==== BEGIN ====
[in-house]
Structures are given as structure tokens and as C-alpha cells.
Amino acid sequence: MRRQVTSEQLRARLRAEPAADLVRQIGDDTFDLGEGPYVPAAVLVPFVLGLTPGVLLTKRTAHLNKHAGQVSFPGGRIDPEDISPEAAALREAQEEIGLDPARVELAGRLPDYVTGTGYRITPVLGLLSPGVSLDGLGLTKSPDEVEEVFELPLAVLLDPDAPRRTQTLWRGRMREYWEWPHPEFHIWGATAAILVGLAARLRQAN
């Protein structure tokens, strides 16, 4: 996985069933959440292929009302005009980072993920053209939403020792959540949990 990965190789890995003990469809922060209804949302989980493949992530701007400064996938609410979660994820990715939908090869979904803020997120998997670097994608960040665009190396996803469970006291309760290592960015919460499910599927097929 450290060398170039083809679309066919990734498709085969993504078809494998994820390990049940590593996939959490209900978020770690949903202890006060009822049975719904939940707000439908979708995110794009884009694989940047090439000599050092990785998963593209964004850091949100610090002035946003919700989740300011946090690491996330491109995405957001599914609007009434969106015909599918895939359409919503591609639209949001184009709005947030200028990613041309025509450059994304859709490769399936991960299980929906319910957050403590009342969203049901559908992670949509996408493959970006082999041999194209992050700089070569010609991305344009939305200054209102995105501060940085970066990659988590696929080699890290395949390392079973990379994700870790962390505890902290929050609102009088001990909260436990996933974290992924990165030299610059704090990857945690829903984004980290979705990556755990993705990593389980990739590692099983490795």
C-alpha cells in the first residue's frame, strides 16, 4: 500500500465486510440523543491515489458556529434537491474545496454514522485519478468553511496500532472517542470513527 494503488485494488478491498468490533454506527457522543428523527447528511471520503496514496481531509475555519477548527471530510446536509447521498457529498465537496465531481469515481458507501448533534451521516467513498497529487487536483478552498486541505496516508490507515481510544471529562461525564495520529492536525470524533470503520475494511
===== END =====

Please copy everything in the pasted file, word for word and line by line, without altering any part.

[in-house]
Structures are given as structure tokens and as C-alpha cells.
Amino acid sequence: MRRQVTSEQLRARLRAEPAADLVRQIGDDTFDLGEGPYVPAAVLVPFVLGLTPGVLLTKRTAHLNKHAGQVSFPGGRIDPEDISPEAAALREAQEEIGLDPARVELAGRLPDYVTGTGYRITPVLGLLSPGVSLDGLGLTKSPDEVEEVFELPLAVLLDPDAPRRTQTLWRGRMREYWEWPHPEFHIWGATAAILVGLAARLRQAN
């Protein structure tokens, strides 16, 4: 996985069933959440292929009302005009980072993920053209939403020792959540949990 990965190789890995003990469809922060209804949302989980493949992530701007400064996938609410979660994820990715939908090869979904803020997120998997670097994608960040665009190396996803469970006291309760290592960015919460499910599927097929 450290060398170039083809679309066919990734498709085969993504078809494998994820390990049940590593996939959490209900978020770690949903202890006060009822049975719904939940707000439908979708995110794009884009694989940047090439000599050092990785998963593209964004850091949100610090002035946003919700989740300011946090690491996330491109995405957001599914609007009434969106015909599918895939359409919503591609639209949001184009709005947030200028990613041309025509450059994304859709490769399936991960299980929906319910957050403590009342969203049901559908992670949509996408493959970006082999041999194209992050700089070569010609991305344009939305200054209102995105501060940085970066990659988590696929080699890290395949390392079973990379994700870790962390505890902290929050609102009088001990909260436990996933974290992924990165030299610059704090990857945690829903984004980290979705990556755990993705990593389980990739590692099983490795």
C-alpha cells in the first residue's frame, strides 16, 4: 500500500465486510440523543491515489458556529434537491474545496454514522485519478468553511496500532472517542470513527 494503488485494488478491498468490533454506527457522543428523527447528511471520503496514496481531509475555519477548527471530510446536509447521498457529498465537496465531481469515481458507501448533534451521516467513498497529487487536483478552498486541505496516508490507515481510544471529562461525564495520529492536525470524533470503520475494511